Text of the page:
The bit of an interlude in the ESA’s Comet watch blog is a good time to look at some of Voyager 2’s images of Neptune. This is one of my favorites. I don’t really know if there is more than coincidence that the New Horizon’s spacecraft crossed the Neptune orbit 29 years almost to the day after Voyager started its Neptune encounter.
There is a lot of comparisons being drawn between the New Horizon’s and Voyager missions. Hey I’m on board with it. If I had my way there would be a “Le Verrier” or “Galle” spacecraft, a Neptune analog of the Cassini spacecraft in orbit right now.
In case you were wondering what was going on with Rosetta, everything is fine. Mission managers are looking at images from as close as 50 km trying to select the best landing spot. New images will be posted shortly.
This image comes from NASA’s Solar System Exploration (and Planetary Photojournal) site:
This Voyager 2 high resolution color image, taken 2 hours before closest approach, provides obvious evidence of vertical relief in Neptune’s bright cloud streaks.
These clouds were observed at a latitude of 29 degrees north near Neptune’s east terminator. The linear cloud forms are stretched approximately along lines of constant latitude and the Sun is toward the lower left. The bright sides of the clouds which face the Sun are brighter than the surrounding cloud deck because they are more directly exposed to the sun. Shadows can be seen on the side opposite the sun. These shadows are less distinct at short wavelengths (violet filter) and more distinct at long wavelengths (orange filter). This can be understood if the underlying cloud deck on which the shadow is cast is at a relatively great depth, in which case scattering by molecules in the overlying atmosphere will diffuse light into the shadow.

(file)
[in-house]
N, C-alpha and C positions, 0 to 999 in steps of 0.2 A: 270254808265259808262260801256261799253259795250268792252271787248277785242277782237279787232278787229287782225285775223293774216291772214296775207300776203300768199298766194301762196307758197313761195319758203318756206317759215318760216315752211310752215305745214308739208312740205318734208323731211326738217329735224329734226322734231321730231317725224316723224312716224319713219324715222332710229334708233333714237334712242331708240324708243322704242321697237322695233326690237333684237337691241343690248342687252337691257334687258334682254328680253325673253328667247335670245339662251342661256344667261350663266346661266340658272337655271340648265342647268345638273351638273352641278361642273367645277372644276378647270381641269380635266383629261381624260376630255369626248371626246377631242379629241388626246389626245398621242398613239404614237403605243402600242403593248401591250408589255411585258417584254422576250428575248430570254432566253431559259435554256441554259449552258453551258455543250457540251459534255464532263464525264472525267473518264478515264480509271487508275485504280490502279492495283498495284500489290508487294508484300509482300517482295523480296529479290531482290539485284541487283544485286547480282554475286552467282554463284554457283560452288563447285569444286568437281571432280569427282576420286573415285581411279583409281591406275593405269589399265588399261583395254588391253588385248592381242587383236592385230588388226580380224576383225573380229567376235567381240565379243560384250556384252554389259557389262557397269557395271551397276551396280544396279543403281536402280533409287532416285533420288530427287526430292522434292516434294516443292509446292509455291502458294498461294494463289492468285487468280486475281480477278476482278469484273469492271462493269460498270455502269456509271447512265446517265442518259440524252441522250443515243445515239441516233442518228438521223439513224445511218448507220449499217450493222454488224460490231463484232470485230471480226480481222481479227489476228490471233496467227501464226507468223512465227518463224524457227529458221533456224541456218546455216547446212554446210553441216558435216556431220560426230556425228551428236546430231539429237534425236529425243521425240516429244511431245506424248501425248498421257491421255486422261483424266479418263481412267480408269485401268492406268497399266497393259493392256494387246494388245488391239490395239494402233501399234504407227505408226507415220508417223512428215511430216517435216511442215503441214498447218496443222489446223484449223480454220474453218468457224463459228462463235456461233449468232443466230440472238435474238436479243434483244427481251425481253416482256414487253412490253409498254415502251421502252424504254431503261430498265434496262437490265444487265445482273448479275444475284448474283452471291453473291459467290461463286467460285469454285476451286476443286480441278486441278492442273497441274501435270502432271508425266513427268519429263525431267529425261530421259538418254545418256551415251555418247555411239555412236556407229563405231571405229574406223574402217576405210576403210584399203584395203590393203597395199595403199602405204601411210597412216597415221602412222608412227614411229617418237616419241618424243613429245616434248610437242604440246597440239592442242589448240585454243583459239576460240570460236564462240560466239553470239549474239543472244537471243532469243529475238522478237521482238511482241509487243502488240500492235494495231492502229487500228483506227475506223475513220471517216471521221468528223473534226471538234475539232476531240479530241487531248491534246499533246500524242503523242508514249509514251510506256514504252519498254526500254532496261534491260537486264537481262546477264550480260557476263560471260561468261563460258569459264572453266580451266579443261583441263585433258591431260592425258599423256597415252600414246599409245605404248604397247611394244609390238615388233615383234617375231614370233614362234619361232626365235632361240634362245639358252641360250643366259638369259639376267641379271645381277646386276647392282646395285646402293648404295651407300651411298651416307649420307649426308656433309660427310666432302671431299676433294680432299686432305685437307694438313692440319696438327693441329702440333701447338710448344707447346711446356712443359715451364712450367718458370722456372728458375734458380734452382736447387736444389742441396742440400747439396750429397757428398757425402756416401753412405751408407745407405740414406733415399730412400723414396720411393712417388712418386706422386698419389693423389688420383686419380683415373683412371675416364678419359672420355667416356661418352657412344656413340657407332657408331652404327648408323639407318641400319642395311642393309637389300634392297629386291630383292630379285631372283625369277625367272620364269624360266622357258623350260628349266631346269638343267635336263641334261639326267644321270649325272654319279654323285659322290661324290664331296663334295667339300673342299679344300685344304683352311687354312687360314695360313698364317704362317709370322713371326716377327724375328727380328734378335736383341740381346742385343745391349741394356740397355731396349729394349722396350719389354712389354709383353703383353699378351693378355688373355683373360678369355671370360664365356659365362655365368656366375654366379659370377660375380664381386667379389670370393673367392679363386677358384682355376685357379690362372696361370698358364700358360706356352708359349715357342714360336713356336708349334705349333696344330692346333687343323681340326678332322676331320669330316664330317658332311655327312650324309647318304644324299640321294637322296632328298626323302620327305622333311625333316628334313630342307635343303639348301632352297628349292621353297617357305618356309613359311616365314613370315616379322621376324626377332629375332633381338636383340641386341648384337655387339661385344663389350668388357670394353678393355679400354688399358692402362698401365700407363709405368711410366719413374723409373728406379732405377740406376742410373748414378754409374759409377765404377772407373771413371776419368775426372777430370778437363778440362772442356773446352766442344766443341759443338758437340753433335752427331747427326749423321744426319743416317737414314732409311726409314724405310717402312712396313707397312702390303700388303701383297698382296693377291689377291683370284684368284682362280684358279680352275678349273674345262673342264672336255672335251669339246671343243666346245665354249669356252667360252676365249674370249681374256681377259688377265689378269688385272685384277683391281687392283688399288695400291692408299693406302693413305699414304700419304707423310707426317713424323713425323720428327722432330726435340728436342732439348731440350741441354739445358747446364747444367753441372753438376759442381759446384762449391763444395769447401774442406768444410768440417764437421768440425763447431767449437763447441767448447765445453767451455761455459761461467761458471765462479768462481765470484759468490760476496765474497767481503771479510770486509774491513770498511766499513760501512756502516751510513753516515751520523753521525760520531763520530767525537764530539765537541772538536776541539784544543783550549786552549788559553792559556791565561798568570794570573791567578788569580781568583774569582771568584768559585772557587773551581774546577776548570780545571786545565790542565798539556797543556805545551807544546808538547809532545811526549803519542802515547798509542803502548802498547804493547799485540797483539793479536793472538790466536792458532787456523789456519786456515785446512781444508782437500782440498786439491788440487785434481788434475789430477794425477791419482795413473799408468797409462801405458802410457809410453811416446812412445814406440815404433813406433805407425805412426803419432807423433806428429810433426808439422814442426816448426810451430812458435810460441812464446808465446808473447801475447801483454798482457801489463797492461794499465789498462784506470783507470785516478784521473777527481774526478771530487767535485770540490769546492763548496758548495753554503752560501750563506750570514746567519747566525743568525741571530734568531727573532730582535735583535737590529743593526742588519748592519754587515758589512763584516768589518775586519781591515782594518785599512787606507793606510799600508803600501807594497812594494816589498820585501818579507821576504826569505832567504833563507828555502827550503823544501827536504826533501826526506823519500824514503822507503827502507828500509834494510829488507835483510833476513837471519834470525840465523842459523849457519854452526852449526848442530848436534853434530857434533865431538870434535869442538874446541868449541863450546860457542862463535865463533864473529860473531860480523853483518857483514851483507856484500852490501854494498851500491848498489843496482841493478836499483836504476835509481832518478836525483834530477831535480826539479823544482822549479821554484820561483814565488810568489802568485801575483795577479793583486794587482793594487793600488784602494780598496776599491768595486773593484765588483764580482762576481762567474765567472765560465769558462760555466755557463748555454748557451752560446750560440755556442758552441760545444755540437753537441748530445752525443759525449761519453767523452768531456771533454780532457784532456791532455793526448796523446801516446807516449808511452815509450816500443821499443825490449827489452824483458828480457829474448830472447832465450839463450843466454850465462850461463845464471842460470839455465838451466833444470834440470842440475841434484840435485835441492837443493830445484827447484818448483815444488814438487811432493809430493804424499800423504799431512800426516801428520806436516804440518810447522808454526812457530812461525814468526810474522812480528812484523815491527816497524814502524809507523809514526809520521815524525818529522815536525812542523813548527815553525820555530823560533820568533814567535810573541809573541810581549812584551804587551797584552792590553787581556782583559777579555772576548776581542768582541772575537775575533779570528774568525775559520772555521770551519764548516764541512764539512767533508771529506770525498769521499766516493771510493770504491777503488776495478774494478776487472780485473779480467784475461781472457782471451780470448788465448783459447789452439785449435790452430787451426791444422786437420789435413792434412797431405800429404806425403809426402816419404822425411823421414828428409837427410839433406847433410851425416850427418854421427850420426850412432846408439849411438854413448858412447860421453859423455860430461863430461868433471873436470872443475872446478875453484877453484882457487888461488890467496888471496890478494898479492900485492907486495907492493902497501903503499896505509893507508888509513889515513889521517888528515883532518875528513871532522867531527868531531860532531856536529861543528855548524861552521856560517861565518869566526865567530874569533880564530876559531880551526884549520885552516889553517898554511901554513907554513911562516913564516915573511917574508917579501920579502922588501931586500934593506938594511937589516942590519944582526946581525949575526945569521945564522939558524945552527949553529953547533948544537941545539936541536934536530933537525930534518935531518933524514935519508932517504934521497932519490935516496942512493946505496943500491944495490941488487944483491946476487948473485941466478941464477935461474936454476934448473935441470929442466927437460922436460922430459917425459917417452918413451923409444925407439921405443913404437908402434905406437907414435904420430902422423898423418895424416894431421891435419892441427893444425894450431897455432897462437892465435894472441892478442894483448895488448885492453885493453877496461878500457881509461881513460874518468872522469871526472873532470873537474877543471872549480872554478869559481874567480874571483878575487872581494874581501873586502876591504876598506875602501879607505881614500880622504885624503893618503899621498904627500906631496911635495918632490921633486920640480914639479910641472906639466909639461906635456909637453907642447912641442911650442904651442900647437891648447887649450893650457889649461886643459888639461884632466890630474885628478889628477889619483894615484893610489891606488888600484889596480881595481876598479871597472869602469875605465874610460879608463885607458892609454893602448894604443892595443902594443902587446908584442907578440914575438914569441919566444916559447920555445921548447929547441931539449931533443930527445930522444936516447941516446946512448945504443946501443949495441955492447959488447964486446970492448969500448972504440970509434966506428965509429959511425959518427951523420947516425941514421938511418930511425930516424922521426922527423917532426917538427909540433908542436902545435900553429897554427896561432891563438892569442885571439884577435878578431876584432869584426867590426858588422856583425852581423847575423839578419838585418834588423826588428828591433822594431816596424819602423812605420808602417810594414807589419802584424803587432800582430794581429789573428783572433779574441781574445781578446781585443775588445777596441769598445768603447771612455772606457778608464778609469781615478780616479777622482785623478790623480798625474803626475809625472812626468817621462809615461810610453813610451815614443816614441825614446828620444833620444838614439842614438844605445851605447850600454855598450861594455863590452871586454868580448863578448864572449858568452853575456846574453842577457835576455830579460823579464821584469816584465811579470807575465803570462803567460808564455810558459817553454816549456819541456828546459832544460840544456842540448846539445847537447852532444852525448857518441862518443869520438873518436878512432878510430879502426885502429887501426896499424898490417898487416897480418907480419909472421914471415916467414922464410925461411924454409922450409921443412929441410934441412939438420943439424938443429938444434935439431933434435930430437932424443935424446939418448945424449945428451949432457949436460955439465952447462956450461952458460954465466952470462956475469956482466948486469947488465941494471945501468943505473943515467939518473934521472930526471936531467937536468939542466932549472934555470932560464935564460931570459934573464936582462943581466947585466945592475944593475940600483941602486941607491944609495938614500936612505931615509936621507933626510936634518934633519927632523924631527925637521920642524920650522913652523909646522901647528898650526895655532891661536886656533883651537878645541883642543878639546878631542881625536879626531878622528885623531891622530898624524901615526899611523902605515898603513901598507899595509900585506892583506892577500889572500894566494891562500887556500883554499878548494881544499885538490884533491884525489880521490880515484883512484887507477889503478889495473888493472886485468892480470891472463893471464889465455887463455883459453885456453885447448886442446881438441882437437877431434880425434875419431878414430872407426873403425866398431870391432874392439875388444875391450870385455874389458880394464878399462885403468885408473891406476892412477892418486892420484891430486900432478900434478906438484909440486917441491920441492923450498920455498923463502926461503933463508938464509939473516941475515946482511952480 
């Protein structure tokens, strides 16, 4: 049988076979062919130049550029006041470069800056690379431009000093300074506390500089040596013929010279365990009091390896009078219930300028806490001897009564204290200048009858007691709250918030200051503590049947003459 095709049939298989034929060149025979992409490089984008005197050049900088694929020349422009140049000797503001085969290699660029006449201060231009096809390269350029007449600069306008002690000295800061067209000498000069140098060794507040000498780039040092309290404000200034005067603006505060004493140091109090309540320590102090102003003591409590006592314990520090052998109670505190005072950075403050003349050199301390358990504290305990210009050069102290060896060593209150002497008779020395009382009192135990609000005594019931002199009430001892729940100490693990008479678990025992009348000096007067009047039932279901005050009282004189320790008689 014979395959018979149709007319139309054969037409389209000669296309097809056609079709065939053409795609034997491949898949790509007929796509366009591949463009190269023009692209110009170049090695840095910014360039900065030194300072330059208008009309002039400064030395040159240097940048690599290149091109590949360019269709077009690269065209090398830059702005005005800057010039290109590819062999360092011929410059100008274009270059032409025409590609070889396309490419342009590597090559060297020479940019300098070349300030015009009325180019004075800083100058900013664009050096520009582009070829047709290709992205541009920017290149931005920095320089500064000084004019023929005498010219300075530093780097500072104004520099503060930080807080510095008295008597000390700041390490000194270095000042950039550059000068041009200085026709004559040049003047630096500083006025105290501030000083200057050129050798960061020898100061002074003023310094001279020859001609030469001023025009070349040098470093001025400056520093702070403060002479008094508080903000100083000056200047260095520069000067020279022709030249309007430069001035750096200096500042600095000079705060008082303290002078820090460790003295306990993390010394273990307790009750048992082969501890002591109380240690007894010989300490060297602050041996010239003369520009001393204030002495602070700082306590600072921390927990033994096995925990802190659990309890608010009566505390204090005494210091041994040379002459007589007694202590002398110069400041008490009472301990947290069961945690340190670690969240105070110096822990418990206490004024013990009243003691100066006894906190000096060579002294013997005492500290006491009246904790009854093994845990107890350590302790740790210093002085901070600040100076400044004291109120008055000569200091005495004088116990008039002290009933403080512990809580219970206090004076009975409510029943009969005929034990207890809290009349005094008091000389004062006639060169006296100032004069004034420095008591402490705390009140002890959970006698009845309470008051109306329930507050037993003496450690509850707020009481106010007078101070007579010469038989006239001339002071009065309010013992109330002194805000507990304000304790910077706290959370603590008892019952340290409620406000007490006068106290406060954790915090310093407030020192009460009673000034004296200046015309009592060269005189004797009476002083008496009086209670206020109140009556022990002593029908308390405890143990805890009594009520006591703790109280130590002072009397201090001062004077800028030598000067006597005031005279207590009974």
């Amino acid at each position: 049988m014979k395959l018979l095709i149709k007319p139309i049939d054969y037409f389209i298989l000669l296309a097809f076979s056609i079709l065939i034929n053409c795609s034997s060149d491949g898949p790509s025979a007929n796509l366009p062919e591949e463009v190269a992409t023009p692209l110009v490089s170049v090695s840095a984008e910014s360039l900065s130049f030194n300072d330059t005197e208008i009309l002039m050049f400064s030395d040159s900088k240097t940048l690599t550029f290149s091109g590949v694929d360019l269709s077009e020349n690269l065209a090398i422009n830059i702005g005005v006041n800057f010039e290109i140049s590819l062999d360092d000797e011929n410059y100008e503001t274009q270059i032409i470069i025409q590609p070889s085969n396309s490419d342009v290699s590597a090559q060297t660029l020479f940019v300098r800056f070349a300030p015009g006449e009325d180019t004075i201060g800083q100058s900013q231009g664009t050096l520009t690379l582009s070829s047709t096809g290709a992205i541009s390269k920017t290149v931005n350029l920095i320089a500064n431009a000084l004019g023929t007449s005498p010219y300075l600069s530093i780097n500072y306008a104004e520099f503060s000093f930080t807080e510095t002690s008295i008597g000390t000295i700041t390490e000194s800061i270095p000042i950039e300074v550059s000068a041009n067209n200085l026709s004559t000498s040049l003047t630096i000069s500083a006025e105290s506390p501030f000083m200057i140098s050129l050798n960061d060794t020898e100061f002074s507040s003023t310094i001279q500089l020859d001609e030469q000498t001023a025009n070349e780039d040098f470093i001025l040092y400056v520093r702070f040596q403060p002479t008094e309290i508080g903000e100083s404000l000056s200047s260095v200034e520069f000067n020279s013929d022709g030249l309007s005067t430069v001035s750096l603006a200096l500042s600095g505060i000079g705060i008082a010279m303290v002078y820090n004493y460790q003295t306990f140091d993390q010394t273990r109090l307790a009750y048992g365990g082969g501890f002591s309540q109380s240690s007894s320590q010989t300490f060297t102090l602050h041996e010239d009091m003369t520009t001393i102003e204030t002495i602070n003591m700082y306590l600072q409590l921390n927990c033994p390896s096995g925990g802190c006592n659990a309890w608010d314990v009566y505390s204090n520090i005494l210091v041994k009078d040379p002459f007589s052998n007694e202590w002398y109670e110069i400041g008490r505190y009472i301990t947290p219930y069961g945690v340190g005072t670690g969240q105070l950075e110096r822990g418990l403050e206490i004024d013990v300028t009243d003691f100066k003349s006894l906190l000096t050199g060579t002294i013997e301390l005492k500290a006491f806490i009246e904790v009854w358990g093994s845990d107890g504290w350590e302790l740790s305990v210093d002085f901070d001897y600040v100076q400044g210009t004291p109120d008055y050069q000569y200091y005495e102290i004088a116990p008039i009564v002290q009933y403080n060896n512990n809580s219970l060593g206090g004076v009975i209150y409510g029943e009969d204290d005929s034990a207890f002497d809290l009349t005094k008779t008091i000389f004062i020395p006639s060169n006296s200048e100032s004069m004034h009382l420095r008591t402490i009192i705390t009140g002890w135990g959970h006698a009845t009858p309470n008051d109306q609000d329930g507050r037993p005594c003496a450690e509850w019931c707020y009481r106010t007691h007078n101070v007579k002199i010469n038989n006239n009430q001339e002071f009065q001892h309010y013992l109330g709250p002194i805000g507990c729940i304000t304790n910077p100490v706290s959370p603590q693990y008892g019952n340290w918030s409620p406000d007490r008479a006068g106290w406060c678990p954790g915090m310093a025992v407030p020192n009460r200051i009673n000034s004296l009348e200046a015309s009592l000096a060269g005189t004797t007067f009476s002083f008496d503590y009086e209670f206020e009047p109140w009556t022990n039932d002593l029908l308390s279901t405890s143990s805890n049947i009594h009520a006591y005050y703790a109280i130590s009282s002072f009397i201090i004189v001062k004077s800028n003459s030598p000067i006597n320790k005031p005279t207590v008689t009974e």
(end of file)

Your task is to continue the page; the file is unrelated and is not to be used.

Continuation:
Because molecules scatter blue light much more efficiently than red light, the shadows will be darkest at the longest (reddest) wavelengths, and will appear blue under white light illumination.
The resolution of this image is 11 kilometers (6.8 miles per pixel) and the range is only 157,000 kilometers (98,000 miles). The width of the cloud streaks range from 50 to 200 kilometers (31 to 124 miles), and their shadow widths range from 30 to 50 kilometers (18 to 31 miles). Cloud heights appear to be of the order of 50 kilometers (31 miles).